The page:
The Windows Mobile App Store Is Devoid Of Content

The Windows Mobile App Store Is Devoid Of Content

The Windows Mobile 6.5 Application store is in serious trouble, right out of the gate. If you live in the Netherlands, for example, and were anxiously awaiting the release of the WinMo 6.5 App store prepare to be disappointed. It turns out that you have a whole two applications that are open for download and use. Count them again Netherlands, two.

This stems from an attempt by Microsoft to prevent apps from being constantly used in a foreign (and therefore unknown) language. But instead of executing intelligent and effective quality control, Microsoft has effectively disenfranchised most of the world from most of the application in the 6.5 store.

You can almost hear the snickering over the launch of an App store that only lets you download De Telegraaf and Rain Radar. Nothing against those applications, it’s the selection that is pathetic.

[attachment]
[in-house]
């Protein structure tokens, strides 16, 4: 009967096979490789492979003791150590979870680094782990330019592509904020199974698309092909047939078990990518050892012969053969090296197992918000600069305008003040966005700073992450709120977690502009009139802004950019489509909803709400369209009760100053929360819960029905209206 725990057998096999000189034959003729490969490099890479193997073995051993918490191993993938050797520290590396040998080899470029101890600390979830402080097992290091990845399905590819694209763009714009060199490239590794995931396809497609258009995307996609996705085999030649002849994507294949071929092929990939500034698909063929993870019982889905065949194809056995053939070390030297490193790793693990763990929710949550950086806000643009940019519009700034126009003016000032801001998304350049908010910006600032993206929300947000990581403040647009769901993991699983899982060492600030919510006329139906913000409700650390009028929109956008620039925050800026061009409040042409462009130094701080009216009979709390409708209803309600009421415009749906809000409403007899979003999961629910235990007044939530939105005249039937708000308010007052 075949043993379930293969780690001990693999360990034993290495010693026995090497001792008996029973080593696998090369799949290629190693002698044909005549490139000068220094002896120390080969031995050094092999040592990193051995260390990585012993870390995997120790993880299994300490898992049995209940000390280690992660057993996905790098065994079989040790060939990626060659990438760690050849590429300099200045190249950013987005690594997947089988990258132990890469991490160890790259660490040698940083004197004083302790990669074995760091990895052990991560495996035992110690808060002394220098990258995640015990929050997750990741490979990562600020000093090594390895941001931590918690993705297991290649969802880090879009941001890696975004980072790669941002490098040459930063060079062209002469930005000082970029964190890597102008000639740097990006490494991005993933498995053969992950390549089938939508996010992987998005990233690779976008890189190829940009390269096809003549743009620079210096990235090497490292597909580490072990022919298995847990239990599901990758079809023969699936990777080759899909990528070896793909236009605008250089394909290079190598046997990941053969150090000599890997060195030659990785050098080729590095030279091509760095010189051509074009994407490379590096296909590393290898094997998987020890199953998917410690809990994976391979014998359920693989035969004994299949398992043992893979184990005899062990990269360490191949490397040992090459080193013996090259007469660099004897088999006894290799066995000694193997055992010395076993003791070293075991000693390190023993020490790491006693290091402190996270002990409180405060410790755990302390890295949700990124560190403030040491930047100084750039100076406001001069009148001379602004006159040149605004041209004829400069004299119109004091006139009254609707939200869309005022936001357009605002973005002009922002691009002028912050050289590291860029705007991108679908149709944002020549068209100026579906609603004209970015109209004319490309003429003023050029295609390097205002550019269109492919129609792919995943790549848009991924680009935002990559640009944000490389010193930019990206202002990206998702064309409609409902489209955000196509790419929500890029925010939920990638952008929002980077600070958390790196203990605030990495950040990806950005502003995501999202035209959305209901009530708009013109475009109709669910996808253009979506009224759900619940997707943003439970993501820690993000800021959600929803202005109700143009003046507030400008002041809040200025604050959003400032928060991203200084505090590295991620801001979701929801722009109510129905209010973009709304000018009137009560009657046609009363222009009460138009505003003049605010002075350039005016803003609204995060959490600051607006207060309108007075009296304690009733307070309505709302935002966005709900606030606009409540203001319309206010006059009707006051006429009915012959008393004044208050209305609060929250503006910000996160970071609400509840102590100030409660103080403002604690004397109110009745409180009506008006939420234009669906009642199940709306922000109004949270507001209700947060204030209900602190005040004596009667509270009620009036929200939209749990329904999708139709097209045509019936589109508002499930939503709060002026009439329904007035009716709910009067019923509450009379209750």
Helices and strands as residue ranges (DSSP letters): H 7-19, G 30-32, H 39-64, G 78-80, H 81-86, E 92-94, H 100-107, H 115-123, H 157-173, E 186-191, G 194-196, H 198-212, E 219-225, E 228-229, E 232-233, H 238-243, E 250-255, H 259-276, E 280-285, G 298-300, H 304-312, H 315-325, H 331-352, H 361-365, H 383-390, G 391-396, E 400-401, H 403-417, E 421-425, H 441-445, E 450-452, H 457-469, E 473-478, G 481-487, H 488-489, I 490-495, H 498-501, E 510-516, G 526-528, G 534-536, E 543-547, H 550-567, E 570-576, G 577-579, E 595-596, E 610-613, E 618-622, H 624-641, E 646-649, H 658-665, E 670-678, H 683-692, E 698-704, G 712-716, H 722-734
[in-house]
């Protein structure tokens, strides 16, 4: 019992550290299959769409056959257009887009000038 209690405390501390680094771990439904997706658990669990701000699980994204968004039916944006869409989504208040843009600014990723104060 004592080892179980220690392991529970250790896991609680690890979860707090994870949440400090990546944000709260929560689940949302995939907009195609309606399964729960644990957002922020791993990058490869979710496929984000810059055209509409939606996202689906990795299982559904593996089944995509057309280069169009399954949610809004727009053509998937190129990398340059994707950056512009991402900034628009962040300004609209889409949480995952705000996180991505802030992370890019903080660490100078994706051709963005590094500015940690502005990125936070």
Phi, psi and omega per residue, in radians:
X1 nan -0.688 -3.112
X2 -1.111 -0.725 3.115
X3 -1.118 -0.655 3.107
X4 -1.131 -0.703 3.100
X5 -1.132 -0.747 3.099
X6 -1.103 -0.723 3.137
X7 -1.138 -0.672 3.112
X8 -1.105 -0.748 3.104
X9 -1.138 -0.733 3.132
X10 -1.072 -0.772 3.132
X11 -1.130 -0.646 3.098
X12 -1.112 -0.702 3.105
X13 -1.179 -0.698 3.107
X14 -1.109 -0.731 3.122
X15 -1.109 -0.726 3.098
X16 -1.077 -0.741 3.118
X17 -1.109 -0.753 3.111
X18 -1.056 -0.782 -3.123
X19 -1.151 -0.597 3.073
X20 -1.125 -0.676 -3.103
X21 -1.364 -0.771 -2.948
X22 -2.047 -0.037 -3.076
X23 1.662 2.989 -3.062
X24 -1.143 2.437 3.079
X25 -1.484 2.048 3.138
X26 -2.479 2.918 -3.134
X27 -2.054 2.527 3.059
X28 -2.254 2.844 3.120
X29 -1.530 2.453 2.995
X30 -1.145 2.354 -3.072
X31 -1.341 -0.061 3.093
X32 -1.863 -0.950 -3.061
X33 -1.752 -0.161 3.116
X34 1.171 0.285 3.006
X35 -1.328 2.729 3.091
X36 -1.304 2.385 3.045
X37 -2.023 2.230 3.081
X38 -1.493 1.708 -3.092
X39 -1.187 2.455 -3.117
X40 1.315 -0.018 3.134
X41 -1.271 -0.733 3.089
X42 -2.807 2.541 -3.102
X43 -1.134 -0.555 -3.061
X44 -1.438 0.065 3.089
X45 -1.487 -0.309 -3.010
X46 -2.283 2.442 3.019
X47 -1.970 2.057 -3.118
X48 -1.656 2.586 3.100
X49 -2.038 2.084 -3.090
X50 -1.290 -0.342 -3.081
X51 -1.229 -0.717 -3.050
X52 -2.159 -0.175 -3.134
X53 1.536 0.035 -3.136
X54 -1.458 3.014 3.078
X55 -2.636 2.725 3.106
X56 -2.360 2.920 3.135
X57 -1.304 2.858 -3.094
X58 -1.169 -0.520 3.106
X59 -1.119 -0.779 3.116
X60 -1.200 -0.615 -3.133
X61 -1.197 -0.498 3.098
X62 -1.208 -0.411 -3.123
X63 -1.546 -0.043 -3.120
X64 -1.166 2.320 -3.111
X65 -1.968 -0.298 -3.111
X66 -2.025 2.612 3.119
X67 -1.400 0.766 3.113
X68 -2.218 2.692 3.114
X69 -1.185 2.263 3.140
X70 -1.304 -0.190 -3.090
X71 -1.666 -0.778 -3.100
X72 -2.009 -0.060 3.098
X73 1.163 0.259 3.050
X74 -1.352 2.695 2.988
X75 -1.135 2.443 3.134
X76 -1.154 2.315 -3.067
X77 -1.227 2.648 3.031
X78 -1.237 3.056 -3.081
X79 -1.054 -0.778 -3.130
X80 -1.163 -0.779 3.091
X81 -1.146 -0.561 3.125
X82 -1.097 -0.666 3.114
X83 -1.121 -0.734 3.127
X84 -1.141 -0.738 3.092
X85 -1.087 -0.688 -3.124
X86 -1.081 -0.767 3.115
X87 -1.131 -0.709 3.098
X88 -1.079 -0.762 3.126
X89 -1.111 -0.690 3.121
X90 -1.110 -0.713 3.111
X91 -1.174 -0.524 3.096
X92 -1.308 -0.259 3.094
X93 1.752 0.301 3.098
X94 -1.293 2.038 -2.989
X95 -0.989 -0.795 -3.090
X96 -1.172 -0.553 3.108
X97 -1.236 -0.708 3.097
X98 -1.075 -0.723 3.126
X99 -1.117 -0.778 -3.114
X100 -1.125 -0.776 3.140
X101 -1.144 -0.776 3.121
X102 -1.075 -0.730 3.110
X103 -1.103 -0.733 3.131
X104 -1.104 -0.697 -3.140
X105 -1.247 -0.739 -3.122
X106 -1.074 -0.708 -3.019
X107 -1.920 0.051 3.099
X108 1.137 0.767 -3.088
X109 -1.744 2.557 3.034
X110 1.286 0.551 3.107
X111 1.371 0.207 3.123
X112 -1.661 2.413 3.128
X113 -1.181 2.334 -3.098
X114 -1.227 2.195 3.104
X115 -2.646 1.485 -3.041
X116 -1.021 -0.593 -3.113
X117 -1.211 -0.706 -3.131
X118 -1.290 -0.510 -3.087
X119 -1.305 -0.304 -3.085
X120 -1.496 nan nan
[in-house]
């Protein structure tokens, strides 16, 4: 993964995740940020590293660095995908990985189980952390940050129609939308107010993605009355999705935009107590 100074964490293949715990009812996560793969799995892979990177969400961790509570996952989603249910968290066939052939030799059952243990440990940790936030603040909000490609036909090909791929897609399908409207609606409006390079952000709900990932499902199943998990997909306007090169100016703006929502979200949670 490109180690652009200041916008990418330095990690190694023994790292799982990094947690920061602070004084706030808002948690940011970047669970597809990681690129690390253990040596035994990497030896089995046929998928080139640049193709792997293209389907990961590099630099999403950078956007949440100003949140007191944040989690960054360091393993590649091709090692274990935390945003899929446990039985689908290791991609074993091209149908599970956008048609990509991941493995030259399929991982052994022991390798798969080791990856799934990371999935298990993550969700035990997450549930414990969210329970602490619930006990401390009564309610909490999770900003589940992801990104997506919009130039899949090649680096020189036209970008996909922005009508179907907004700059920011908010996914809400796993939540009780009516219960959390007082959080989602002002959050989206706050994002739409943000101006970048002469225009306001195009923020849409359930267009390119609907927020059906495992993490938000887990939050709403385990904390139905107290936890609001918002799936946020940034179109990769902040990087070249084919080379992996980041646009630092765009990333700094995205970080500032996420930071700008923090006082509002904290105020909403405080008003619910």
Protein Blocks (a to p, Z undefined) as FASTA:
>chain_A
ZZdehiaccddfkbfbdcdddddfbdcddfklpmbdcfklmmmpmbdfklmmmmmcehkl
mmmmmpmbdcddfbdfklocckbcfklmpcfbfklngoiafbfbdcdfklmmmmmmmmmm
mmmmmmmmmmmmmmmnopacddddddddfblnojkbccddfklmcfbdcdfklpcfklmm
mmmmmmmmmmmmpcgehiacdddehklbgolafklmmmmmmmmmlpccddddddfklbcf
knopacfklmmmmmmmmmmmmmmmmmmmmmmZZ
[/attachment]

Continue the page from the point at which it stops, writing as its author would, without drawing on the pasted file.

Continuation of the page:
This all comes from a rule from Microsoft that states that for an application to be offered in a certain country, it must be translated into the local language. Vincent Verweij from the Makayama software company made it plain what he thought of the ruling: “Spreken we soms geen Engels in Nederland?’ If your Dutch is rusty, he is effectively decrying the fact that the Dutch do speak English, thank you very much, and should thus be able to access all applications written in English.

Sadly, this ruling hardly just affects the Netherlands, but all non-US web shops. The US may think that it is the center of the universe, but there are many, many more mobile users abroad than on the home shores of Microsoft. This is a global embarrassment.

All of this casts doubt on the ability of Microsoft to build an app store to compete on the same playing field as the iTunes App store for the iPhone and iTouch. The methods that Apple takes with its App store can be bemoaned at every point, but at least they allow applications to be global. Do not speak the language, then do not download the applications. To Microsoft, that is just too much for the consumer to handle.

Look for this ridiculous rule to be tossed out soon.

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